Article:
"Before (earlier) we used to go out there and when we (saw) big names, we used to say its tough. Nowadays whenever we see the big names we are much more confident," said the world no 11 last night.
Prannoy, along with legendary badminton player Nandu Natekar and chief national coach Pullela Gopichand, was present at the prize distribution ceremony of the 25th G D Birla Memorial Masters Inter-Club Badminton Tournament at the Bombay Gymkhana.
"First when we used to play them we used to give them a lot of respect. When I started playing badminton I never thought I could play against these big names or at this Super Series level or at the World Championships," he explained.
According to Prannoy, when Saina and Sindhu started winning big tournaments and started beating Chinese players, the other players too started believing that they could also also achieve a similar feat.
"The first time when I started playing (against) them there was a lot of respect and things which made me play a very silent game," he said.
"That was the one thing that changed and over the years the belief, specially in the last one or two years. A lot of credit goes to Saina and Sindhu, because they were the ones who started it. And when they started to win the bigger events, when they started to beat the Chinese continuously, that's when all the rest of the members in the (Indian) team got the self belief saying if they can do it, then why not us..," the 25-year-old Prannoy added.
Saina won the bronze medal at the 2012 London Olympics and Sindhu scripted history by winning the silver Medal in women's singles at the 2016 Rio Olympics.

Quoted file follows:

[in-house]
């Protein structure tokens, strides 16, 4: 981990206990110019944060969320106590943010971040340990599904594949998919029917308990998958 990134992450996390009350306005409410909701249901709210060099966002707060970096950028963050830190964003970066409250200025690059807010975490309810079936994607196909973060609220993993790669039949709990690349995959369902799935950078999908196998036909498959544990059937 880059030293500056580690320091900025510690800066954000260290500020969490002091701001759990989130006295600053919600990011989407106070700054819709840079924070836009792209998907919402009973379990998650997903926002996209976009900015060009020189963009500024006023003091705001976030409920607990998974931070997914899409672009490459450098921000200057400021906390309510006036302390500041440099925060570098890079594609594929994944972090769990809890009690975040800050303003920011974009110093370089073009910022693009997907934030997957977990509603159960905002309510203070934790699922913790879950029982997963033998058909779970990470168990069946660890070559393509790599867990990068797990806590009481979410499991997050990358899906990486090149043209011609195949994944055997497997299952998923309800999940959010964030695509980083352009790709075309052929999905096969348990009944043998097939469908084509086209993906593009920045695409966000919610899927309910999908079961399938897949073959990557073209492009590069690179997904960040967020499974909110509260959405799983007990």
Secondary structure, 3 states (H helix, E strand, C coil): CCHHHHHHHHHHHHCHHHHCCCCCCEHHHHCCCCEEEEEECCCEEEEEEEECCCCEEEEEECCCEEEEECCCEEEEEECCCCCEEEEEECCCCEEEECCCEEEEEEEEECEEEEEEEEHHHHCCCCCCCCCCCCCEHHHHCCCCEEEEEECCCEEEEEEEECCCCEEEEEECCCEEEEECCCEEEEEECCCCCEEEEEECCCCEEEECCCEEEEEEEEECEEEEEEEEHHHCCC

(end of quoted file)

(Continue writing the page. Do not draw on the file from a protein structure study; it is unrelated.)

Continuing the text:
Gopichand also said that there has been a change of mindset among the current players.
"When I look at the change in badminton, for me the change is not only in the players of badminton, but in the youth in general. When I went to Olympics in 2000 or the Games prior to that, about 80-90 per cent of us, who went, almost went with an idea that we will go there, and (since) winning was not on our minds, we would go, be happy collecting souvenirs, clicking photographs. The mindset was not really to win.
"But when I went again in 2008 and 2012, although we may not have won huge medals, the mindset of people had changed. Every athlete who went to the Olympics thought of winning a medal and they wanted to win a medal and that was a big difference between earlier generation and now," said Gopichand.
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